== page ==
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The Communities We Serve Raleigh Court is home to several schools in the Roanoke City Public Schools district. Grandin Court, Wasena, and Virginia Heights Elementary Schools are located within a mile of RCPC; most of those students eventually attend Woodrow Wilson Middle School and Patrick Henry High School, both located just within half a mile of the church. Patrick Henry High School was entirely rebuilt in 2008 and educates more than 2,000 students; in 2010 and 2011, it was named one of the best high schools in America by Newsweek magazine. Patrick Henry shares a state-of-the-art campus with the Roanoke Valley Governor’s School for Mathematics and Science, which is an application-only advanced placement option for students from across the region. Governor’s School students matriculate to the country’s top universities and routinely receive recognition as the area’s most promising math and science students. All neighborhood schools carry strong traditions of teaching and learning and are accredited by the Commonwealth of Virginia using a variety of criteria, including Standards of Learning (SOL) test scores. Neighborhood support for schools tends to be very high. The Raleigh Court Library (a branch of Roanoke City’s larger system) is located adjacent to Patrick Henry High School. The library hosts a variety of programs for families and frequently serves as a neighborhood meeting place. The Raleigh Court Library is scheduled for expansion and complete renovation in fall 2014, which will enhance its use and impact on the neighborhood. FOR MORE INFORMATION ABOUT THE RALEIGH COURT NEIGHBORHOOD, PLEASE SEE: • 2007 Greater Raleigh Court Neighborhood Plan: http://tinyurl.com/legzknq • Greater Raleigh Court Civic League: http://grccl.org/ • Patrick Henry High School: http://www.ph.rcps.info/ • Roanoke Natural Foods Co-Op: http://roanokenaturalfoods.com • Run With Grace: http://www.runwithgrace.com/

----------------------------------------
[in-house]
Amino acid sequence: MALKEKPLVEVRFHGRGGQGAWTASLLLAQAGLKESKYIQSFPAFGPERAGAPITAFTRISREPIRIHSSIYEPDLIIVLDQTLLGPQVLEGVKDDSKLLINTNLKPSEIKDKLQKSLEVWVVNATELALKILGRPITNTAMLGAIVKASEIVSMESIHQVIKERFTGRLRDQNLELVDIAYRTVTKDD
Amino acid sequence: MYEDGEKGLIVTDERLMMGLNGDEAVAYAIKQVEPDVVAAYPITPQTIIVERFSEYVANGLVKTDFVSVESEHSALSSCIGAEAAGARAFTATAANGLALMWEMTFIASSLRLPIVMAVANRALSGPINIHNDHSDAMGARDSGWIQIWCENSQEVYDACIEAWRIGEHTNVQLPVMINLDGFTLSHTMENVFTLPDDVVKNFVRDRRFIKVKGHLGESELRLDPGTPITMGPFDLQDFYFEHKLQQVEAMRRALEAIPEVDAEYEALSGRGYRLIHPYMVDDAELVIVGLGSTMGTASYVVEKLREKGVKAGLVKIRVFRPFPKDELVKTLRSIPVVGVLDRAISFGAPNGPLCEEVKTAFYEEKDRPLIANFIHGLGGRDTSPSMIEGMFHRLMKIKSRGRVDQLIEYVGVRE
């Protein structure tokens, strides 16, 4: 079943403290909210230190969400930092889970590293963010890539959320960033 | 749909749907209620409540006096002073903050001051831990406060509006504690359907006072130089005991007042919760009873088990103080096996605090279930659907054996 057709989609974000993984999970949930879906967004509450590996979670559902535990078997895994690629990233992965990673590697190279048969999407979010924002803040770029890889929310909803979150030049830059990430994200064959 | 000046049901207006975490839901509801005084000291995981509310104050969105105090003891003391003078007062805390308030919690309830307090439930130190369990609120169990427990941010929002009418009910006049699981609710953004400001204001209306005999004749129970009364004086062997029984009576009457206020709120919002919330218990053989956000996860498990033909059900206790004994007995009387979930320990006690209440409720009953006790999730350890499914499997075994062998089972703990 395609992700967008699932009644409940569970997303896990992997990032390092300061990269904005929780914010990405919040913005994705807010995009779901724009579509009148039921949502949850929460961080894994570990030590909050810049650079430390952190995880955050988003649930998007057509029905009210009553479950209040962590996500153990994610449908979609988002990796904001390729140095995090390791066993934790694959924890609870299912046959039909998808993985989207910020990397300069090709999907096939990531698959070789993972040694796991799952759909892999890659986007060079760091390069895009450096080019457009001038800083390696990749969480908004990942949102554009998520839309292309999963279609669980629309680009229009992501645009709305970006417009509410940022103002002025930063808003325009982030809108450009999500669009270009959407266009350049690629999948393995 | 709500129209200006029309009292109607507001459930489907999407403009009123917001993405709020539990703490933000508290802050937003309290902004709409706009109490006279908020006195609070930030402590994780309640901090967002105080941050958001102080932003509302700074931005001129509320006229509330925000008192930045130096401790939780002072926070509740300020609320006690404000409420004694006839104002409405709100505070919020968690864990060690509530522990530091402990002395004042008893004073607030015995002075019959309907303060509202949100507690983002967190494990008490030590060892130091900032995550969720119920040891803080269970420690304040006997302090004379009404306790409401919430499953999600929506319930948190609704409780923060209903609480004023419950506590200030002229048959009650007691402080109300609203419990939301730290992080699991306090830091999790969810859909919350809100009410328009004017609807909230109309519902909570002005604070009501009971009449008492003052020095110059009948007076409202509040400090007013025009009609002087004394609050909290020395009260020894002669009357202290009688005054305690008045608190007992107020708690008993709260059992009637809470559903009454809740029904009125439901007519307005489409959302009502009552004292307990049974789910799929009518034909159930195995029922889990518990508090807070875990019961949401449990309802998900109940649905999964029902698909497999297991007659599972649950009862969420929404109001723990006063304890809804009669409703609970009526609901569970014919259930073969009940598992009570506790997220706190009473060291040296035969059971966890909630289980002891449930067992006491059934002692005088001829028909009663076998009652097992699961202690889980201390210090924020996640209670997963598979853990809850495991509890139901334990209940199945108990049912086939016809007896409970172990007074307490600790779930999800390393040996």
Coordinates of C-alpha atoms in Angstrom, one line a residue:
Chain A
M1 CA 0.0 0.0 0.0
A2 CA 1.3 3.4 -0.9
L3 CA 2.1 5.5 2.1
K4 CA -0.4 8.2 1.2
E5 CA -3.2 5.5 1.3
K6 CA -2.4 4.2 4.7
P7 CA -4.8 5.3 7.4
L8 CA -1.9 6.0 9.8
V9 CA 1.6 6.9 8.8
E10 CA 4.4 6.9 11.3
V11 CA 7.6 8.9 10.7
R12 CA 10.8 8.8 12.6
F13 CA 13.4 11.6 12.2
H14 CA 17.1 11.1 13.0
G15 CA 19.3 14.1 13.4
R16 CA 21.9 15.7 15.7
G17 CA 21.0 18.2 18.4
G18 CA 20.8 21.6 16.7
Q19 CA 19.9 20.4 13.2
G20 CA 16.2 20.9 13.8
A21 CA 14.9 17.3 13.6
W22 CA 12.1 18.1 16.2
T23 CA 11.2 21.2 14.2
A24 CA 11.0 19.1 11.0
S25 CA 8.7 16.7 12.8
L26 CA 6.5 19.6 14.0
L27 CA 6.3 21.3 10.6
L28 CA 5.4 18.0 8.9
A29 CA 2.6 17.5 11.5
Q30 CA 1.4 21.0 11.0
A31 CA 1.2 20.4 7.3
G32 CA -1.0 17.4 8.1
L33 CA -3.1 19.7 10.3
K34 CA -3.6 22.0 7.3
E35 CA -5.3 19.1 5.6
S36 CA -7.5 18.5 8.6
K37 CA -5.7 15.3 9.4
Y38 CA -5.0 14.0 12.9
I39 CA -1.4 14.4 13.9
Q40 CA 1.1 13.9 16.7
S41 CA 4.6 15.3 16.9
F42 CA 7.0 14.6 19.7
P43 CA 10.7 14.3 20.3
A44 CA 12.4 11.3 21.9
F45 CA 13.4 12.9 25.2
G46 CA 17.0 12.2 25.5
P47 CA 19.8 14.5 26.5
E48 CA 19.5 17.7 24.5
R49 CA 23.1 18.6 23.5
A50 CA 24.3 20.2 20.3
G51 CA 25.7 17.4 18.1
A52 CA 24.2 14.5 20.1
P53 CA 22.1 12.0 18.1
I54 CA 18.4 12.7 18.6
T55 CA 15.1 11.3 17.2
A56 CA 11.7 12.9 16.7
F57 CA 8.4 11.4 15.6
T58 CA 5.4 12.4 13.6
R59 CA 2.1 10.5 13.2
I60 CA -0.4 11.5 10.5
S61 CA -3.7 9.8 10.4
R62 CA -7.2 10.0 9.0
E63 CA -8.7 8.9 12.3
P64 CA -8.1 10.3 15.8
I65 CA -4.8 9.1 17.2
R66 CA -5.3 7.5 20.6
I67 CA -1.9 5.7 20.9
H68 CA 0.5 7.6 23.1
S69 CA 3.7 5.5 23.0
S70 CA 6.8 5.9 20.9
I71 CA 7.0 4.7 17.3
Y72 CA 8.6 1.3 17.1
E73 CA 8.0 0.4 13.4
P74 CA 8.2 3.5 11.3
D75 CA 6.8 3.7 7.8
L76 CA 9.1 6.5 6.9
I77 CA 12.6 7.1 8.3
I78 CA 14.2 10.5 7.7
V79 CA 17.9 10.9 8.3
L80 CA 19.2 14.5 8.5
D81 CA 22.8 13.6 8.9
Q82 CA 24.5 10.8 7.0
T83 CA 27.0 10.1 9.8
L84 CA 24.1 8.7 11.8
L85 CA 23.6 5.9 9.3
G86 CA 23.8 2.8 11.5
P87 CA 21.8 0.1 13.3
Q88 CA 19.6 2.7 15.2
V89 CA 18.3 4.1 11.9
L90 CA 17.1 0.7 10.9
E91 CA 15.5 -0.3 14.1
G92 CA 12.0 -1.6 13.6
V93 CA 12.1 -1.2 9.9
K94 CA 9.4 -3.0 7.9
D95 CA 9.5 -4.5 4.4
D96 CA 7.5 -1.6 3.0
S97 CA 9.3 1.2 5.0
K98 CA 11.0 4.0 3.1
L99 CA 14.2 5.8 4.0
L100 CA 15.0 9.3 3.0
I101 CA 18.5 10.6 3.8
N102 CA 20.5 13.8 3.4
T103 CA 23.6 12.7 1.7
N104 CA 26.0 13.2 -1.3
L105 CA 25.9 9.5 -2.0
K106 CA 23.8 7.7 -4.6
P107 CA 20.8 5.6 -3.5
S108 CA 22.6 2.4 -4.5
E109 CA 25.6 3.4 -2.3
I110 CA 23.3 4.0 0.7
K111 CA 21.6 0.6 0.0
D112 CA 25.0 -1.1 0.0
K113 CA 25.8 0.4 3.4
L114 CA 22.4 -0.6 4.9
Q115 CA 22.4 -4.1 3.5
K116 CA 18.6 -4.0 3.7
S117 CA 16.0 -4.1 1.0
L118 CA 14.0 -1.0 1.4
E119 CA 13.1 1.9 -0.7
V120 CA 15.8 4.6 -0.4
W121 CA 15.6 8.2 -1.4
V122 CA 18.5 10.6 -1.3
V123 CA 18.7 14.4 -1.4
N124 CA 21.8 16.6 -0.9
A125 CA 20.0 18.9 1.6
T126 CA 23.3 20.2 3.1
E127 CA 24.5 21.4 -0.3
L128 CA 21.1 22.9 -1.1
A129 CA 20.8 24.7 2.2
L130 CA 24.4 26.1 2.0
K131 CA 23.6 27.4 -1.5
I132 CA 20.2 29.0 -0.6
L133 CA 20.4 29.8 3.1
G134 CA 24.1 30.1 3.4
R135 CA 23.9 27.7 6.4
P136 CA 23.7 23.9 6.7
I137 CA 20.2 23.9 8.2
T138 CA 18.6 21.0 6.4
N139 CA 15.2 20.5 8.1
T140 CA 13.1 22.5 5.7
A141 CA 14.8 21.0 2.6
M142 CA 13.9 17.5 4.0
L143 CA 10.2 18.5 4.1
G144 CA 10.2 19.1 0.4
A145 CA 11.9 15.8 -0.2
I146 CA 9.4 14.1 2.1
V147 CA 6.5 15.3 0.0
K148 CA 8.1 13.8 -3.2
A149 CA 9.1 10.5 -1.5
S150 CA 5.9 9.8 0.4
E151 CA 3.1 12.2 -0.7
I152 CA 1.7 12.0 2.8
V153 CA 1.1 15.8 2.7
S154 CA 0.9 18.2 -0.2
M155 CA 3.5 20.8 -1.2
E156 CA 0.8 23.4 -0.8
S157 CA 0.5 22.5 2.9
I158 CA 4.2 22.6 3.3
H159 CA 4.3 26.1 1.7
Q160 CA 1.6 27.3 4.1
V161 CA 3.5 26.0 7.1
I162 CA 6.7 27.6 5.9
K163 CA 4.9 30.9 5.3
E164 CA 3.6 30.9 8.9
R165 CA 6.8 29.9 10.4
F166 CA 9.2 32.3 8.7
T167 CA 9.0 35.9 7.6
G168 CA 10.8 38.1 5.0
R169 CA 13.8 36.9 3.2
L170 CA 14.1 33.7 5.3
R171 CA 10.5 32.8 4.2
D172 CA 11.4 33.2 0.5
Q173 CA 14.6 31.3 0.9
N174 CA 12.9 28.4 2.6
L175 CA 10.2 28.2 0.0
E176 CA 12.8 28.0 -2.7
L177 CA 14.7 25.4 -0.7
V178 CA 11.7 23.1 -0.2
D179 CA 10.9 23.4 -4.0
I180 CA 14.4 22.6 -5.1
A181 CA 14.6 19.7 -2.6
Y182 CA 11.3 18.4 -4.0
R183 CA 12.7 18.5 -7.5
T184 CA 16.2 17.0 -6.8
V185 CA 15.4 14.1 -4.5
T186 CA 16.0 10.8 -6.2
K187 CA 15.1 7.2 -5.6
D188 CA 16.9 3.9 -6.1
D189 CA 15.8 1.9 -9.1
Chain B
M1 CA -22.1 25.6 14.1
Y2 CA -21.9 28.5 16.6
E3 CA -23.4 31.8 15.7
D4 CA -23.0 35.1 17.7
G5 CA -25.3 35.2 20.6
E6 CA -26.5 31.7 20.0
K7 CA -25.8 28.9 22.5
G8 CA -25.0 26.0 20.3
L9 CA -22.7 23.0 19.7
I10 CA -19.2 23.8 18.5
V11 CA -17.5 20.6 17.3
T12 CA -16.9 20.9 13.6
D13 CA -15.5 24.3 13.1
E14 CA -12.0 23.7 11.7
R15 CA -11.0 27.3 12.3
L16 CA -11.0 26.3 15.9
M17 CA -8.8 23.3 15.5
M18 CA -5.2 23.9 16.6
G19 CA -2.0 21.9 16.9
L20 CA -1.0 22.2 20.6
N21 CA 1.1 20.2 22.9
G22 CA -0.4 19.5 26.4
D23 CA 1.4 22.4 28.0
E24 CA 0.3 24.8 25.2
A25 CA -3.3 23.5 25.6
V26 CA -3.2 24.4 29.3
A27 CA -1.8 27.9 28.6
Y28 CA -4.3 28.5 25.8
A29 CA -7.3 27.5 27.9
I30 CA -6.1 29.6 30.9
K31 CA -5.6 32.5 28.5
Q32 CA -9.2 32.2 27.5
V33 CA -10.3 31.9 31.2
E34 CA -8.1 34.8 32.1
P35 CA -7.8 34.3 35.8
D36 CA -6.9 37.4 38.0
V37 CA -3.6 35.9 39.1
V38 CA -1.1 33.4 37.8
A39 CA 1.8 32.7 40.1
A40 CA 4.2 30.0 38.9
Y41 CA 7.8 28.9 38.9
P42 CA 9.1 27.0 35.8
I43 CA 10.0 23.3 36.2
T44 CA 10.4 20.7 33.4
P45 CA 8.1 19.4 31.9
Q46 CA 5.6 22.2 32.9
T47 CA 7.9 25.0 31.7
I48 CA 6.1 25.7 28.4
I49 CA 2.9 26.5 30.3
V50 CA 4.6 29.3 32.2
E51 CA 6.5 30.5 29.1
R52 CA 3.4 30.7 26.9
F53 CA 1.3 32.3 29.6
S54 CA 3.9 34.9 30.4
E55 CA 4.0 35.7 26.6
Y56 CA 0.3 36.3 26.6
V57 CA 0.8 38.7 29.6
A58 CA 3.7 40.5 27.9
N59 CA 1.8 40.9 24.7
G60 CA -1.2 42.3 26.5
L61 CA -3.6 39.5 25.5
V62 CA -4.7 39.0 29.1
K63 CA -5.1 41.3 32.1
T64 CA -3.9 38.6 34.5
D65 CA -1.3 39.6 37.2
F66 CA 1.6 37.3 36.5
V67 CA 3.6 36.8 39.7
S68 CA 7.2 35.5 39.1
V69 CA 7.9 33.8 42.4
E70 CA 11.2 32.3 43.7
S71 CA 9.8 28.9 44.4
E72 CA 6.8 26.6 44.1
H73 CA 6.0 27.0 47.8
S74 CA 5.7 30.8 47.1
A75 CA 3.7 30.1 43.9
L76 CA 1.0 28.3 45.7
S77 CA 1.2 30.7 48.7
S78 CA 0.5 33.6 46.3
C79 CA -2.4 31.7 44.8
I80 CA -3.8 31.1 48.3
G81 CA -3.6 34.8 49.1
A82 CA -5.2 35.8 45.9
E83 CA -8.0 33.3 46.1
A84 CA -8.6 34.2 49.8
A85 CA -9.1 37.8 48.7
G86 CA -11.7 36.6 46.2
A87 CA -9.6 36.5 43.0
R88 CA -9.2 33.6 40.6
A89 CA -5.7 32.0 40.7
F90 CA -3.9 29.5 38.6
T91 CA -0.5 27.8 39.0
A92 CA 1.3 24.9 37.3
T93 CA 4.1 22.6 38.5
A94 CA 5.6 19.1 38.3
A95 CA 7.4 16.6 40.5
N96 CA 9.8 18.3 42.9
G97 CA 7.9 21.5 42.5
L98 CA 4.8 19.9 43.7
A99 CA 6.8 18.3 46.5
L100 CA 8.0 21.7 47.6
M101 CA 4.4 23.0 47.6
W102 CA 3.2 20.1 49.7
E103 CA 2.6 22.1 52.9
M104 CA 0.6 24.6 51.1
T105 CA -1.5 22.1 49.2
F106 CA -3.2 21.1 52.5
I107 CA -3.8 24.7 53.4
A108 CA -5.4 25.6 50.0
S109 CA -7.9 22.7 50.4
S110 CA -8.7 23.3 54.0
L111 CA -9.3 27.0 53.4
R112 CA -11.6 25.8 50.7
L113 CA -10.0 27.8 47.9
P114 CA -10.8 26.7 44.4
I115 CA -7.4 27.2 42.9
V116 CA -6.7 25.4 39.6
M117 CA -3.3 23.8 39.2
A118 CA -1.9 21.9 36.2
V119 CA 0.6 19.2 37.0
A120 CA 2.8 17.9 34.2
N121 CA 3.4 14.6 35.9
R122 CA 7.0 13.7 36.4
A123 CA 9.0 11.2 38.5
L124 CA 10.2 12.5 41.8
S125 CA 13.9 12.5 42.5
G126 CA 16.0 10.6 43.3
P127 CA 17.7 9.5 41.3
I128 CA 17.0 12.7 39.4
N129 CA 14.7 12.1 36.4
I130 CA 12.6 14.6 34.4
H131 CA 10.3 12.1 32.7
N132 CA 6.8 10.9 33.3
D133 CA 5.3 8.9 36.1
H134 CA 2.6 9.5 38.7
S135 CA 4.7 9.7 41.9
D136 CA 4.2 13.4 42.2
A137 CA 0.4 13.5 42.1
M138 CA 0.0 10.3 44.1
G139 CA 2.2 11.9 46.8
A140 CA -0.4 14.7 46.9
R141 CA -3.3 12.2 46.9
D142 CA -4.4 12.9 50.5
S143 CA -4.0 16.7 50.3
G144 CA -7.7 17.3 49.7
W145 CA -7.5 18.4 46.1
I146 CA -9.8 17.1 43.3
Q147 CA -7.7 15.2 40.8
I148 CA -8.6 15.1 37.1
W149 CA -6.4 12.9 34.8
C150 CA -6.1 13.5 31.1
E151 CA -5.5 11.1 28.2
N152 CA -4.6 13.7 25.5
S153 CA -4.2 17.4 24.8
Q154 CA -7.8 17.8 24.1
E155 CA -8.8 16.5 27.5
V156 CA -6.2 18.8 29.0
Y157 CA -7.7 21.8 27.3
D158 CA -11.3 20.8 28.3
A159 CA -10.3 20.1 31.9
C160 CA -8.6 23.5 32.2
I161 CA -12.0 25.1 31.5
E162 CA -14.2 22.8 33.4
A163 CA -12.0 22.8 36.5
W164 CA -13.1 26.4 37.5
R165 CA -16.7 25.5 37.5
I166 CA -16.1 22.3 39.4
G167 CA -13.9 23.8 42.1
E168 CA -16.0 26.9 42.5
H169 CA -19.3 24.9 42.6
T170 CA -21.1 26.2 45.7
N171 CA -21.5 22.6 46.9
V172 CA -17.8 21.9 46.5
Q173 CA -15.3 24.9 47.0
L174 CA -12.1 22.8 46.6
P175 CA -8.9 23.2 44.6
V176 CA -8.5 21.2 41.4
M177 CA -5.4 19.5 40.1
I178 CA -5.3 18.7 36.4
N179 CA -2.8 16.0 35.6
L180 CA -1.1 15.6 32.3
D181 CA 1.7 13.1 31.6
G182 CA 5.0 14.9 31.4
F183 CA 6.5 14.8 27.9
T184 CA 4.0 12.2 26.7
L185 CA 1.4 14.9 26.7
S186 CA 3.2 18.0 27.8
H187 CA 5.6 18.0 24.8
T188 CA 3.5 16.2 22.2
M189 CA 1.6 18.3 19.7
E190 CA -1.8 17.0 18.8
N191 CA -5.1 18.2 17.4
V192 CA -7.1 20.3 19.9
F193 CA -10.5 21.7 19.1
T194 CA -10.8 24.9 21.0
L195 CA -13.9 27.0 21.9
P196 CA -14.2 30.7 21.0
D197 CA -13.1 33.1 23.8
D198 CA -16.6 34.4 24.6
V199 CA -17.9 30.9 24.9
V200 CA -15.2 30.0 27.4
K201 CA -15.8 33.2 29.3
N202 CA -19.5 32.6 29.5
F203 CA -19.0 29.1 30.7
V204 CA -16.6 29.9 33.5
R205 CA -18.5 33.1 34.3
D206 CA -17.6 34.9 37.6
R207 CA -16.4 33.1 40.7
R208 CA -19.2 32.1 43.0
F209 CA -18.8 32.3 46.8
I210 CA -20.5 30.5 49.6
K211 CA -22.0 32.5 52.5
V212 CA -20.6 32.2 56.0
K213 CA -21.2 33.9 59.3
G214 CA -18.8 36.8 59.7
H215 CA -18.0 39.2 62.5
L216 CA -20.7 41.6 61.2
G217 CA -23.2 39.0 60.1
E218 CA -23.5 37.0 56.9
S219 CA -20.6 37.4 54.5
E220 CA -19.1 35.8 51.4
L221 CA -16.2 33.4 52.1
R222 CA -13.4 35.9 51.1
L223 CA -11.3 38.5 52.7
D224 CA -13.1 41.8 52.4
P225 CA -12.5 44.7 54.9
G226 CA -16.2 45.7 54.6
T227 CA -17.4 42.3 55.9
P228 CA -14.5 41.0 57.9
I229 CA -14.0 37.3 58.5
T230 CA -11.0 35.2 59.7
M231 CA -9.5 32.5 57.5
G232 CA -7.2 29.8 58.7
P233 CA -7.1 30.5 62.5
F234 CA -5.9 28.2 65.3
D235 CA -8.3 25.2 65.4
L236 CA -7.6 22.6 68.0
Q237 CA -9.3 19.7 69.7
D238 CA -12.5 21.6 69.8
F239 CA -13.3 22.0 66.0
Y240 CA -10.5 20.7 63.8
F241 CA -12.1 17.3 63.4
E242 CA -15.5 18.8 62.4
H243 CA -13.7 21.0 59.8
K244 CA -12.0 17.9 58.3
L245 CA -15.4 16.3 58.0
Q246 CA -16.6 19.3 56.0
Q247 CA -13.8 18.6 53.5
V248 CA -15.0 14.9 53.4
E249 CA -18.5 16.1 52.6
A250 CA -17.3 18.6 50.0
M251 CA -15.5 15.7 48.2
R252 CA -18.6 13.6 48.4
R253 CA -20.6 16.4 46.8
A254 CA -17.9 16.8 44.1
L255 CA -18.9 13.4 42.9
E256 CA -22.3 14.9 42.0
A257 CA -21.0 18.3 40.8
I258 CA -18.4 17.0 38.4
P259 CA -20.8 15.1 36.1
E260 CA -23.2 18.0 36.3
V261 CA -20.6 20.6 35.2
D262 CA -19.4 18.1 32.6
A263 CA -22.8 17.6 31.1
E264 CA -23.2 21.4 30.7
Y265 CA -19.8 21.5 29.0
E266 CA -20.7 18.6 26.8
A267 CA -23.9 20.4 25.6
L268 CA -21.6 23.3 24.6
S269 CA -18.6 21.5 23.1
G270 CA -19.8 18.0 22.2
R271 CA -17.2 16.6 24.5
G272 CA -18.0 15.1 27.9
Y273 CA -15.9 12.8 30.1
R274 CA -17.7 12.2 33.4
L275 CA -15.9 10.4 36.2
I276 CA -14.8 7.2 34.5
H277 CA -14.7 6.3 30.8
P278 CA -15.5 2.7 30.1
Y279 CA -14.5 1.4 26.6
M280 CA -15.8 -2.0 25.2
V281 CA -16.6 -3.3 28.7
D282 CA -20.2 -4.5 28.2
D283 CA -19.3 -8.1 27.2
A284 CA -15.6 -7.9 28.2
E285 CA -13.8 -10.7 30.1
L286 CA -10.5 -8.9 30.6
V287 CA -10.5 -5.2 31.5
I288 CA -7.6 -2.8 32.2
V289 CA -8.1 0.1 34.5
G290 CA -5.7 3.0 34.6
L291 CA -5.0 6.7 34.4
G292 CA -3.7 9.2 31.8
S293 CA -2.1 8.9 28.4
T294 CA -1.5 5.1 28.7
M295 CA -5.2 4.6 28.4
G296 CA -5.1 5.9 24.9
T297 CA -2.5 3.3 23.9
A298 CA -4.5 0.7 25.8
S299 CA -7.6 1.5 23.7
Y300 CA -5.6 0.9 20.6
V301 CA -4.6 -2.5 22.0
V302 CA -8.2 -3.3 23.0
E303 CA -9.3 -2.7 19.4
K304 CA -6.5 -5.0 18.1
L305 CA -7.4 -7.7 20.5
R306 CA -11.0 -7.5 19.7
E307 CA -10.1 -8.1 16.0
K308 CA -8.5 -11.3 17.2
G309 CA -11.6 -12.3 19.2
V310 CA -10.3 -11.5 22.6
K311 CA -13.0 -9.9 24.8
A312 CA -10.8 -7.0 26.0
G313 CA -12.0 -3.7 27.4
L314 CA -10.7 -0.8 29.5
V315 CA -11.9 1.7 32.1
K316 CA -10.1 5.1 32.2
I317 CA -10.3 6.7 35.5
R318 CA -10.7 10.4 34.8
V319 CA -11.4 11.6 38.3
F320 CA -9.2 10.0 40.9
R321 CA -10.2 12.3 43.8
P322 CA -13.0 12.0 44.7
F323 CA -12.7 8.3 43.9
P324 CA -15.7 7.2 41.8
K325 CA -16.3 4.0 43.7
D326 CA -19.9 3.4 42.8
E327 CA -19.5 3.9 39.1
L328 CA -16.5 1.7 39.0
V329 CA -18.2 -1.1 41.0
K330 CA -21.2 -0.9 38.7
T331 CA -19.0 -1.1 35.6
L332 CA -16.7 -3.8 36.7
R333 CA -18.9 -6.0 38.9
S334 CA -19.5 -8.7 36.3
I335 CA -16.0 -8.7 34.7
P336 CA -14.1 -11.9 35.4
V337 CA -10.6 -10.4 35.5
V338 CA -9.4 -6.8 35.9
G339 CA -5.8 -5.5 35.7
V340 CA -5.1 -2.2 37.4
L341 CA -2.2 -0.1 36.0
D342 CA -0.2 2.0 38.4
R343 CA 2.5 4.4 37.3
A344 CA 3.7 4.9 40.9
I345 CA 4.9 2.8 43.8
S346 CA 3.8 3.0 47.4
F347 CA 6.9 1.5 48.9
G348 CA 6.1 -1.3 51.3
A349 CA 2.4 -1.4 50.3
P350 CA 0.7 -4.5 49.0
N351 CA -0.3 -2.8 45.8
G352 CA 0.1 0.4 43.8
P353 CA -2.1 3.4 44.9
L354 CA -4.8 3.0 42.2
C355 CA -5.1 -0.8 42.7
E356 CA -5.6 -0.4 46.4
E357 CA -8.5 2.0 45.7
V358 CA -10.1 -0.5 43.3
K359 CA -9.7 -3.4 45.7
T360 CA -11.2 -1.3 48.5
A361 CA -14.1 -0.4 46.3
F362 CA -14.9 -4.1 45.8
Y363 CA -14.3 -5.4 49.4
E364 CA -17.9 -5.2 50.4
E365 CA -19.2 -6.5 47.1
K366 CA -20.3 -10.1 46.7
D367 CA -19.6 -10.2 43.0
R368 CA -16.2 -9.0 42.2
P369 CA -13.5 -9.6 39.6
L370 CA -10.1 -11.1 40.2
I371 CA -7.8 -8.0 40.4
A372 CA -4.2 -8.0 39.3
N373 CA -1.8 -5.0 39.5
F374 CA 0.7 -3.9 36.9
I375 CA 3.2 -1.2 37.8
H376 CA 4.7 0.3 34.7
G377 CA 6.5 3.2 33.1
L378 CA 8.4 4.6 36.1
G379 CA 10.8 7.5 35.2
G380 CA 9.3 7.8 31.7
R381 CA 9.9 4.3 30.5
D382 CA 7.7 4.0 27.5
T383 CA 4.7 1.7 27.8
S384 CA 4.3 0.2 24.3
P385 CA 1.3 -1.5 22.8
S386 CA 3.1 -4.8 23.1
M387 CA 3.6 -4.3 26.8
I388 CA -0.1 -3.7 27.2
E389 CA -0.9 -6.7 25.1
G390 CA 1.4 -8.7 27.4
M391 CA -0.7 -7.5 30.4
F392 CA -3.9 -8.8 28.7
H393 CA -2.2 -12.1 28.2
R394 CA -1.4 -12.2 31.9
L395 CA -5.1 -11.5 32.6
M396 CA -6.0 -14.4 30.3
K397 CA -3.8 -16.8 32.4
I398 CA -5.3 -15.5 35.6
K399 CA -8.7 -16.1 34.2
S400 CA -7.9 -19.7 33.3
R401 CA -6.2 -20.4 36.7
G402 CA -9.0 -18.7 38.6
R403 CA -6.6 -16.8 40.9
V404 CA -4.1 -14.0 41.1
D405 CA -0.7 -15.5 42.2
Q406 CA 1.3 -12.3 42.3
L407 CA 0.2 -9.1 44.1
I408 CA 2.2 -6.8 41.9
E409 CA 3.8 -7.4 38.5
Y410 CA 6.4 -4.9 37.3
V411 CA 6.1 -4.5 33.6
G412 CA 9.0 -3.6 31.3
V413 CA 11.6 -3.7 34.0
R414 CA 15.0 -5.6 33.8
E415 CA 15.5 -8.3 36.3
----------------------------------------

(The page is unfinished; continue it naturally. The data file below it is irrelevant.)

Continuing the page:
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Raleigh Court In The Rearview Mirror